Annika’s Sweet Stuffed Cabbage
Cook the rice according to the directions, but only for ten minutes. This will leave it not done. Set aside.
In a large bowl, mix the raw meat, the partly cooked rice, half the jar of tomato / spaghetti sauce, the peppers, onions, brown sugar, raisins, garlic, pepper, and cumin. Set aside.
In a large pot (preferably larger than mine), boil water. Remove outer leaves of cabbage. Cut out hard center core of cabbage. Toss the vinegar in the water. Set the cabbage in so it’s nearly covered. (If you’ve picked a big enough pan, you won’t do what I did and have boiling water then sploosh all over the stove. There’s a reason I love my flat-top stove.)
Get a colander out, and set it in a bowl. This gives you someplace to cool the cabbage leaves so you don’t hurt your fingers filling them. (The bowl protects the counter in case you’re like me and left out the vinegar and created purple dye.)
With a fork, carefully peel off the first few leaves of the cabbage and set them in the colander to cool. When they’re cool enough to handle, take one leaf. Cut out the hard center part in a V. Turn the cut side away from you, and put a big spoonful of filling in the leaf. Fold the back of the leaf towards you – then fold the sides in, and fold over again.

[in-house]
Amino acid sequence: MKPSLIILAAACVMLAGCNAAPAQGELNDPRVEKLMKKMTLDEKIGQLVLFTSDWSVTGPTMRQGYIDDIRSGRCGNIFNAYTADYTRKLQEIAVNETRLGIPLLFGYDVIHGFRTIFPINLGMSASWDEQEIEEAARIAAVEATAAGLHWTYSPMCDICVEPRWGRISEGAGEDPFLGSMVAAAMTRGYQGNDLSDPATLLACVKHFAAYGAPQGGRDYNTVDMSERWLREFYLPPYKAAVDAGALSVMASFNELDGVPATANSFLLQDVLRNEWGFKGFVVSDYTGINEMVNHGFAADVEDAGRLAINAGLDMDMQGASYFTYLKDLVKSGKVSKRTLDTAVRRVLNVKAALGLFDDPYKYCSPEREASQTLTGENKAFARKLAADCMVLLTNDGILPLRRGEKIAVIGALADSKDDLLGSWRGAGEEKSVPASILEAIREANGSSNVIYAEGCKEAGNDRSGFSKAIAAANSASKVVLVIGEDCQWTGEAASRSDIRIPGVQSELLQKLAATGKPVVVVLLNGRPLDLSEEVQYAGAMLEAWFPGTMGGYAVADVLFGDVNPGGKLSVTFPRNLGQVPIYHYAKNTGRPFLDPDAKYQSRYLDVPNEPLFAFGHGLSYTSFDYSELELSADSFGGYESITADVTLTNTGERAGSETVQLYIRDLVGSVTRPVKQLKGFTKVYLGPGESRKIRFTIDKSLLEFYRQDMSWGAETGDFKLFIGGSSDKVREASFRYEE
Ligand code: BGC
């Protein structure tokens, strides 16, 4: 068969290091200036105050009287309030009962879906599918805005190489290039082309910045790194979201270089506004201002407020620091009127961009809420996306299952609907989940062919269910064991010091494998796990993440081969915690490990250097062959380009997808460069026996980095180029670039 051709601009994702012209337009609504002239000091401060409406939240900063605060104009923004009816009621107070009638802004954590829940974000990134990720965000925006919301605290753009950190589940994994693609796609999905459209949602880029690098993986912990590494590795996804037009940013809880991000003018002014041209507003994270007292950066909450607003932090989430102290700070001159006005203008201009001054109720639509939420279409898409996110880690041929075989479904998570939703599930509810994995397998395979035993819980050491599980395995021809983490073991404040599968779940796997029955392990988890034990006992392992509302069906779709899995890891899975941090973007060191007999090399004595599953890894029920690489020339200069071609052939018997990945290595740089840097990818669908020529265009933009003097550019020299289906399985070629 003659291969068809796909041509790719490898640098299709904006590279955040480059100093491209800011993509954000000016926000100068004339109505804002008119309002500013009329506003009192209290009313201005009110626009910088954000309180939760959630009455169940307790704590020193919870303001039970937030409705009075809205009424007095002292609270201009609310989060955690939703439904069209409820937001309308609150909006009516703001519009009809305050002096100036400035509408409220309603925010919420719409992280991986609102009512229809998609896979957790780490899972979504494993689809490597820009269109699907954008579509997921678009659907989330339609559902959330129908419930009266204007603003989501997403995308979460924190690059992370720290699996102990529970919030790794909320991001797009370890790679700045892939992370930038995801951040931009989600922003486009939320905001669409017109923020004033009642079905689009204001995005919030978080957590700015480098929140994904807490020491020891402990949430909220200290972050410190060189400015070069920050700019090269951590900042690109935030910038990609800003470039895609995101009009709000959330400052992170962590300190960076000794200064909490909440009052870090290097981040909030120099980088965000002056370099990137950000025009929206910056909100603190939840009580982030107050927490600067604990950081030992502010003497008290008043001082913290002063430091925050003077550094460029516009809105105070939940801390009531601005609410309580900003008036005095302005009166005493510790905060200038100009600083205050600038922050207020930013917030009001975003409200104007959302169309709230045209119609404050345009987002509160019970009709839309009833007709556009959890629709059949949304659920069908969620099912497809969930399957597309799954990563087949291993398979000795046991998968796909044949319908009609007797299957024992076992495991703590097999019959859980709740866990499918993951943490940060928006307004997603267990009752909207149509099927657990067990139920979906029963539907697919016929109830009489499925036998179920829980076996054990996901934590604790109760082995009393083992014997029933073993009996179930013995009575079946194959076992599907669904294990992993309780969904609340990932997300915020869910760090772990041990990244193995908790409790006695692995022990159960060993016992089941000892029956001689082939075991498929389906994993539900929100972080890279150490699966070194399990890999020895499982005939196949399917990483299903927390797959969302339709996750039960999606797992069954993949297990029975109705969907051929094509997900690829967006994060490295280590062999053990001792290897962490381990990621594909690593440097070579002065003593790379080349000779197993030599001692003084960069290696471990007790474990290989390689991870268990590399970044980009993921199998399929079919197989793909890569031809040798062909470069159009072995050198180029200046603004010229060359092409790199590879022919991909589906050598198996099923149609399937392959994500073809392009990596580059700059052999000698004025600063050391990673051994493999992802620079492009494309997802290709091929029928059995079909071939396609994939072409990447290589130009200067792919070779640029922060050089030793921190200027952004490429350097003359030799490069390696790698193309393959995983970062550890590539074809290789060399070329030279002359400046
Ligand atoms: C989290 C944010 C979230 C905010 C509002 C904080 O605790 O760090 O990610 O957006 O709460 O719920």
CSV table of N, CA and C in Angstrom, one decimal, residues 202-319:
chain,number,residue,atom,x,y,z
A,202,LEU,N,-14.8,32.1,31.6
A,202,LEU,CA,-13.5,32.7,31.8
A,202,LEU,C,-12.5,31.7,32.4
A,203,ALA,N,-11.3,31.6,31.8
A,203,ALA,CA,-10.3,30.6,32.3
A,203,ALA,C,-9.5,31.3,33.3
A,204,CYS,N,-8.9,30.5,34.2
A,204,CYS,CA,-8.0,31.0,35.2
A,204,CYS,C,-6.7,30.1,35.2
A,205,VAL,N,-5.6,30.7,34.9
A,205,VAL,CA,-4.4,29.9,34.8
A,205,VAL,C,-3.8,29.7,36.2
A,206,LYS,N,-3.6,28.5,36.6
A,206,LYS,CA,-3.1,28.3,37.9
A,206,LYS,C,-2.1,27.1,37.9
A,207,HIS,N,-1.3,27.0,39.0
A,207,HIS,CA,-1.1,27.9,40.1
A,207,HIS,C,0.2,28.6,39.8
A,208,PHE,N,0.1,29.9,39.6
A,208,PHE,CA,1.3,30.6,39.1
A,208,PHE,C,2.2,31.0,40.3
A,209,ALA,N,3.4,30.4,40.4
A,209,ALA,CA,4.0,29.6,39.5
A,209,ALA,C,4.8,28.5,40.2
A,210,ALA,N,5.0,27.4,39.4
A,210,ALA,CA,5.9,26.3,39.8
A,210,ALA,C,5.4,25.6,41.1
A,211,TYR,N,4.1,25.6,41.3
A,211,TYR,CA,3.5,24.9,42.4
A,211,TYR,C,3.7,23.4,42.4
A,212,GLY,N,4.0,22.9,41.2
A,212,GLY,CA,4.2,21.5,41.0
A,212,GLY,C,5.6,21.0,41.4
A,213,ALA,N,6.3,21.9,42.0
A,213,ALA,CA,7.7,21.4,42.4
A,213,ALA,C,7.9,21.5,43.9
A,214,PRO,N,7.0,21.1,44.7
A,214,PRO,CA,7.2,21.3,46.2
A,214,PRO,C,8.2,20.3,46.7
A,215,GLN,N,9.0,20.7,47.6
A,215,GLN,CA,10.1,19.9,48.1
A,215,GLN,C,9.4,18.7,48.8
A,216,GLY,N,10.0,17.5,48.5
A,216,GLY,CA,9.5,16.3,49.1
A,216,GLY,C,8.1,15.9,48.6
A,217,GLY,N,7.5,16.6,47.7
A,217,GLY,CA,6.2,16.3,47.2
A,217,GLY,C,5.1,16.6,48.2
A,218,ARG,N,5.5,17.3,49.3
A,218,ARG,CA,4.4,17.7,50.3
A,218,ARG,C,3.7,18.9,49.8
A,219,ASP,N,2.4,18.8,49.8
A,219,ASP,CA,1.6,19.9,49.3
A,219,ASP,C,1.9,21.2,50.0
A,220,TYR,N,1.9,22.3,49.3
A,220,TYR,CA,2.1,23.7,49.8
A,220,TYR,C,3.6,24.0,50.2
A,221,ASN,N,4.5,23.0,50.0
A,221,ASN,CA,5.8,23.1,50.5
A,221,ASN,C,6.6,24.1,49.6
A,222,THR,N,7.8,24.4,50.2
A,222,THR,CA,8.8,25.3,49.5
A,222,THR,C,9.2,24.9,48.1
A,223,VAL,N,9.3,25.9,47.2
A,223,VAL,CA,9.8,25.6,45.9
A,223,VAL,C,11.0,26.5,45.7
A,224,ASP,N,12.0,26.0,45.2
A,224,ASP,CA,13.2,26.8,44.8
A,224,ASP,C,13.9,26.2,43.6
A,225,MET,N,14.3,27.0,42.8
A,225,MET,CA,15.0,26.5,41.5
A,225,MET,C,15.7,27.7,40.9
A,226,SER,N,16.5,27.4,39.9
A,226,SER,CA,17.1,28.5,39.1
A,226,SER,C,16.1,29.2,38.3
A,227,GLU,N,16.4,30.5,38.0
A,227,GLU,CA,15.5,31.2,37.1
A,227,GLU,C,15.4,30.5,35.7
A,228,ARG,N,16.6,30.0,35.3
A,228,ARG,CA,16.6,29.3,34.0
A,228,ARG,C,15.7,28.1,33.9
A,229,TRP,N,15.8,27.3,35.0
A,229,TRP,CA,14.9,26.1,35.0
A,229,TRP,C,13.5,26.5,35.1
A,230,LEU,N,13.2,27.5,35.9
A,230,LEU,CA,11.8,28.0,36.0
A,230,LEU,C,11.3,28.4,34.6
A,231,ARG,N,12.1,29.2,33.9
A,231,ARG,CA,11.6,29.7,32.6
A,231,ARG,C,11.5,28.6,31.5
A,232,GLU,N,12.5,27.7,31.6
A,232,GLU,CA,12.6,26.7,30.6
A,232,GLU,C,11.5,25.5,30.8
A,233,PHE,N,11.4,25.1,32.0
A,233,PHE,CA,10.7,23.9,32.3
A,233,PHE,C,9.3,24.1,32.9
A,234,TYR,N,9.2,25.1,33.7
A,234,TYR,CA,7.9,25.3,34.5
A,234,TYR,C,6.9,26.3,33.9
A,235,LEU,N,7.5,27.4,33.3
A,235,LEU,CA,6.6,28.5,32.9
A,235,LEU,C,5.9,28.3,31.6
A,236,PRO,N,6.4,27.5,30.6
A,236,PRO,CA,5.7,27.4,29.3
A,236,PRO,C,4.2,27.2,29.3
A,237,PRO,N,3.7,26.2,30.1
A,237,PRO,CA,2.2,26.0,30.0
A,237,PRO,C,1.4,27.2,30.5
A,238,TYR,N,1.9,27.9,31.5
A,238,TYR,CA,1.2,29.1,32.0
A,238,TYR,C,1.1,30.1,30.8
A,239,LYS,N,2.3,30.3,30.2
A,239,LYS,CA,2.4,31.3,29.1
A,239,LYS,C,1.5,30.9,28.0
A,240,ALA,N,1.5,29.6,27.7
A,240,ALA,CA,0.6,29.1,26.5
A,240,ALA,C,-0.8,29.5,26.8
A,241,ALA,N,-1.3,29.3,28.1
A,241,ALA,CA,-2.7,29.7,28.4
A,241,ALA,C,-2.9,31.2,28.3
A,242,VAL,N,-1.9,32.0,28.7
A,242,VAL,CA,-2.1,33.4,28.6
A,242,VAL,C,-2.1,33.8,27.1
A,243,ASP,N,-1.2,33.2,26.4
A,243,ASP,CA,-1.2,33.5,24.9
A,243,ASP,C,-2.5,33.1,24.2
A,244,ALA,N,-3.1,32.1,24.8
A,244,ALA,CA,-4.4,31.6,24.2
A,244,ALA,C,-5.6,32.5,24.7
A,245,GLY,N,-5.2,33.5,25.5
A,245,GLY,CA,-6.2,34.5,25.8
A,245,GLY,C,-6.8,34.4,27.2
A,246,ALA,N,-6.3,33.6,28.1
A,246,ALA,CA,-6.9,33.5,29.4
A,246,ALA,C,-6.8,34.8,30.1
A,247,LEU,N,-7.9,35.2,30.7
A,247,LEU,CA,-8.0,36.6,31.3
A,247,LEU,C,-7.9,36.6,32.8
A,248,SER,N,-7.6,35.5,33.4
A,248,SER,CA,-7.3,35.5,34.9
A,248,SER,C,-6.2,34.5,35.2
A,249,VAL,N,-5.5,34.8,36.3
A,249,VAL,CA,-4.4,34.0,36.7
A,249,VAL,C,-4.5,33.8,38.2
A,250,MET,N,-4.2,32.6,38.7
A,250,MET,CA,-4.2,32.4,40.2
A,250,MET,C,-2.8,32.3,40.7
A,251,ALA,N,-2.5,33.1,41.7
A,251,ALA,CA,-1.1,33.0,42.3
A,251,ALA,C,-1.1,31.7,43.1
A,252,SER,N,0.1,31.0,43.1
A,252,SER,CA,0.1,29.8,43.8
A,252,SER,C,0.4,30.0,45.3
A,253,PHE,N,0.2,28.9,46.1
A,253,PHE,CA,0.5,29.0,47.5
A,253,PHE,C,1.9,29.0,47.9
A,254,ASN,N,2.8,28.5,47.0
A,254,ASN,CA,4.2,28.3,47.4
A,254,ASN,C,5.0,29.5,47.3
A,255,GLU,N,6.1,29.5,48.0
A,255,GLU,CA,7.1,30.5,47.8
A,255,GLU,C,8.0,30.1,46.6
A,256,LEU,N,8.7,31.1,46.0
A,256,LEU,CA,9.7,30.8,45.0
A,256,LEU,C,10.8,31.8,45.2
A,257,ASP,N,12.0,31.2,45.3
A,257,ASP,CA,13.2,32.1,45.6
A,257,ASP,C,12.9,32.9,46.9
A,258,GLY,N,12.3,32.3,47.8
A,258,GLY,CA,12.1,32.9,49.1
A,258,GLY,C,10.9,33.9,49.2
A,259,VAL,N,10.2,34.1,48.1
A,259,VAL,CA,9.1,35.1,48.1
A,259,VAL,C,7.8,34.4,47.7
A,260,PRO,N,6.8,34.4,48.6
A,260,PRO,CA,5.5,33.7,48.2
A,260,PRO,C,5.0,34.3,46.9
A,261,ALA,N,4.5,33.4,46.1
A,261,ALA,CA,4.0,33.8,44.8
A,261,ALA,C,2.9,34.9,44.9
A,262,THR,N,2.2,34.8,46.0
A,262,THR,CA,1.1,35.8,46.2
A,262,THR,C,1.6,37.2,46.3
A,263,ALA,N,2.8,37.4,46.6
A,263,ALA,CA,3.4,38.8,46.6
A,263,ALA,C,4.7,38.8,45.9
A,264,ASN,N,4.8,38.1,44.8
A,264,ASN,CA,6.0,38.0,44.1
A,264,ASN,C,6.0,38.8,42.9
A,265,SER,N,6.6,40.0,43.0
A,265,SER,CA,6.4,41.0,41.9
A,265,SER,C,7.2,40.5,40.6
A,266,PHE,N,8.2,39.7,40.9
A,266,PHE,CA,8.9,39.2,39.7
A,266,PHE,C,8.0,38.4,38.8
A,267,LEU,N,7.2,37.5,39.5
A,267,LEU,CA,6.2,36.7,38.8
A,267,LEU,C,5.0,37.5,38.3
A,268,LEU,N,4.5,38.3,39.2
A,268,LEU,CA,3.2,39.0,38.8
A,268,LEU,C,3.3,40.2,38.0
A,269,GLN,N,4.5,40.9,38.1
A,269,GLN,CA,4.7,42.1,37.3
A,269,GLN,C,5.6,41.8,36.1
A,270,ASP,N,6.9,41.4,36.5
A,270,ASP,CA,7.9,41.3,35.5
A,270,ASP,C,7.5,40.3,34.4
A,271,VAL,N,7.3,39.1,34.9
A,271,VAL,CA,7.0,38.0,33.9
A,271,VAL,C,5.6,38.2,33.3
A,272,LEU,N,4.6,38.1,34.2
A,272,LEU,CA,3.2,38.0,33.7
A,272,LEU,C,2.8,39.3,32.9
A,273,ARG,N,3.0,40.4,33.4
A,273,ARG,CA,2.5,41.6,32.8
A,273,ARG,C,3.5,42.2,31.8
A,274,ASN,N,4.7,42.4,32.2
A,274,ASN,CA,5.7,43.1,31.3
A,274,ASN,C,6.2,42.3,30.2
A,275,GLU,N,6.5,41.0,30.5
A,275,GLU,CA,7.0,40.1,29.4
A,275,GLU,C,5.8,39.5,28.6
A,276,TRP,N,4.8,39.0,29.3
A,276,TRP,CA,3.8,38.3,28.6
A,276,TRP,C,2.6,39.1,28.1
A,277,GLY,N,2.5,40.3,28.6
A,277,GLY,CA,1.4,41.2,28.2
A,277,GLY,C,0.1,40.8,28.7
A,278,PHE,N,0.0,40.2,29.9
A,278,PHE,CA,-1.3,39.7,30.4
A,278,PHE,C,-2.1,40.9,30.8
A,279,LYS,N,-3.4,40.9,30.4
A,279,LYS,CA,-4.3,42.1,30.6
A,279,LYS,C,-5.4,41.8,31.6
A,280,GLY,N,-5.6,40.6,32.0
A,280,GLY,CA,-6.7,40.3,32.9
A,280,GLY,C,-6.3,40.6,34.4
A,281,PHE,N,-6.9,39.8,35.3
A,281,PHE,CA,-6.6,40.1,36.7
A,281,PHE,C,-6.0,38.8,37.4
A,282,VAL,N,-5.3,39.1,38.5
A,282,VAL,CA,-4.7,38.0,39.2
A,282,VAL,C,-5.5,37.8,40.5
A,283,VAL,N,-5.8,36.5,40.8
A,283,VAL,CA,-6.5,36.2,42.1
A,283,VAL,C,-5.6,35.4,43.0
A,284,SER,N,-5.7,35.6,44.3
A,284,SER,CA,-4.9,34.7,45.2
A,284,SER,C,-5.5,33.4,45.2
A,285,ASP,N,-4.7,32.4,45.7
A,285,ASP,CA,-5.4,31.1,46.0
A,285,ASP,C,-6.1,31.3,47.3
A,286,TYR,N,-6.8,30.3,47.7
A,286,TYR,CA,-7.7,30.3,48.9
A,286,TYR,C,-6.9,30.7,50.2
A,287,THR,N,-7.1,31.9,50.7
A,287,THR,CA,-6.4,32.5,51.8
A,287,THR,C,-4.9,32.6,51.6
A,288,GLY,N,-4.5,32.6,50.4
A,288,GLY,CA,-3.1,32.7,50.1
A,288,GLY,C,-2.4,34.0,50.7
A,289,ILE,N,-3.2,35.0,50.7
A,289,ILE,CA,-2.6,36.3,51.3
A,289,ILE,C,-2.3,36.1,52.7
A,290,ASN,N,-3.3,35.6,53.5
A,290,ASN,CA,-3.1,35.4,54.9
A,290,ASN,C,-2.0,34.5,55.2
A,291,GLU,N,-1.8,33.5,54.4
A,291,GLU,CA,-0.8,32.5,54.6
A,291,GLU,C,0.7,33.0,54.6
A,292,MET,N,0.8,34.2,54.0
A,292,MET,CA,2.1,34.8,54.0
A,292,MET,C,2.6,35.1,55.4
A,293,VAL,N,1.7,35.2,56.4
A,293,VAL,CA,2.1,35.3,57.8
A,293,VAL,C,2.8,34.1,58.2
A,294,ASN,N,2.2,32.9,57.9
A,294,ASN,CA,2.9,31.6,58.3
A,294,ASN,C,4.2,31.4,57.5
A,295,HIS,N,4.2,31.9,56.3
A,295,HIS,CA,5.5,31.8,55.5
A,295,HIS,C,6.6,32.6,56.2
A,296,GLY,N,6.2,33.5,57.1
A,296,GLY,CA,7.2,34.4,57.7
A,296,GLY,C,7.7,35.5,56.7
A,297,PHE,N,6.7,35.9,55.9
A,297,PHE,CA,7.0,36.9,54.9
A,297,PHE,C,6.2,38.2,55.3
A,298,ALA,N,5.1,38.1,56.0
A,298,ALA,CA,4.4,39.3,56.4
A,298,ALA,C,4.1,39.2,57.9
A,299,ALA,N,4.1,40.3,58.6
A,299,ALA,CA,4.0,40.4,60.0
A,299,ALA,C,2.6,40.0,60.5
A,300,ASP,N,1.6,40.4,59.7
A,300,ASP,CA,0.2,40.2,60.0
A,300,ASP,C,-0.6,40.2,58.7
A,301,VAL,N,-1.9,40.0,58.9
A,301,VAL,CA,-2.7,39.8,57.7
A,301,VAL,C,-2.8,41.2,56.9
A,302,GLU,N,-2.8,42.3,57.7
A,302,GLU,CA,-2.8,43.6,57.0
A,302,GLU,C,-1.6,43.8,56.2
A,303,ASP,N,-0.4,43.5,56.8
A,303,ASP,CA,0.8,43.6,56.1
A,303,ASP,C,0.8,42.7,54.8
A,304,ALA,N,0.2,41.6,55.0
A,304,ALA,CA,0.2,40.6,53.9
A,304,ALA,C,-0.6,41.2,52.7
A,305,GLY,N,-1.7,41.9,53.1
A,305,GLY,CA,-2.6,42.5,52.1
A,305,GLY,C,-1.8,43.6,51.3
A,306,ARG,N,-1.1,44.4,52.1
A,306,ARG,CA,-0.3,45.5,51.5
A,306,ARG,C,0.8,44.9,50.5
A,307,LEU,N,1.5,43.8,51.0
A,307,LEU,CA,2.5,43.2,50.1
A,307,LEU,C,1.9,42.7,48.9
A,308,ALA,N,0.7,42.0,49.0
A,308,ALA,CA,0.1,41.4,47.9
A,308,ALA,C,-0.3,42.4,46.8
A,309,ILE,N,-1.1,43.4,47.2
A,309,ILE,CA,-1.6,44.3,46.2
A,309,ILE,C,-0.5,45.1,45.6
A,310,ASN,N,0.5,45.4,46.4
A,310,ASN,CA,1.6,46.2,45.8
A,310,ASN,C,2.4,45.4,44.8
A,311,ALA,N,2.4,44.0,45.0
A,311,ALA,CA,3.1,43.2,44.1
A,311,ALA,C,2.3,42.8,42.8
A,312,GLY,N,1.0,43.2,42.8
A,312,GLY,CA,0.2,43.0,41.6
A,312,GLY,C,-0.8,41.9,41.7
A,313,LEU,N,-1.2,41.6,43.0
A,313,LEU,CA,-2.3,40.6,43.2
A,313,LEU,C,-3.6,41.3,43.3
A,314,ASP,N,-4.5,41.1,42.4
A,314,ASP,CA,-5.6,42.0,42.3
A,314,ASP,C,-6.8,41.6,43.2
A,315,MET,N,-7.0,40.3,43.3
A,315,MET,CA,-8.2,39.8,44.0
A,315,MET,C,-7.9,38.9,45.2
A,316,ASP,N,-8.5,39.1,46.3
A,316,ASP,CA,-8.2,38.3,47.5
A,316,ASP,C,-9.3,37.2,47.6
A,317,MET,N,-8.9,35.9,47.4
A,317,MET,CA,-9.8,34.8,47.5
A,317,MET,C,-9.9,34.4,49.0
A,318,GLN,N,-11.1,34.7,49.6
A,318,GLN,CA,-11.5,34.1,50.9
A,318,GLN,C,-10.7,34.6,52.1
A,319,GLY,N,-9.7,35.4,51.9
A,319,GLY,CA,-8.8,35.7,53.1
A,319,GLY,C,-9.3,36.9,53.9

Place each roll in a large rectangular casserole dish. Place them closely together. This recipe filled two large casserole dishes – next time I’ll halve it.
When you’ve got your cool leaves filled, more will be ready to come off the boiling cabbage.
When you have all the cabbage rolls made, then pour the rest of the tomato / spaghetti sauce on top.
Bake at 375 °F for an hour and a half.
Everyone liked these.
This is based on Kathy P’s Stuffed Cabbage Rolls recipe. For the officially sanctioned explanation of folding cabbage rolls, check out instructions in that recipe. This was my first time making them, so I’m NOT the right person to explain! I wanted a sweeter filling, and all the recipes I saw were more savory, so I made the filling more like picadillo.
Copyright © 2008 Amy Hugon. All rights reserved. The copyright of this recipe is retained by the original recipe creator. If you would like to publish this recipe elsewhere in print or online, please contact us to find out how to obtain permission.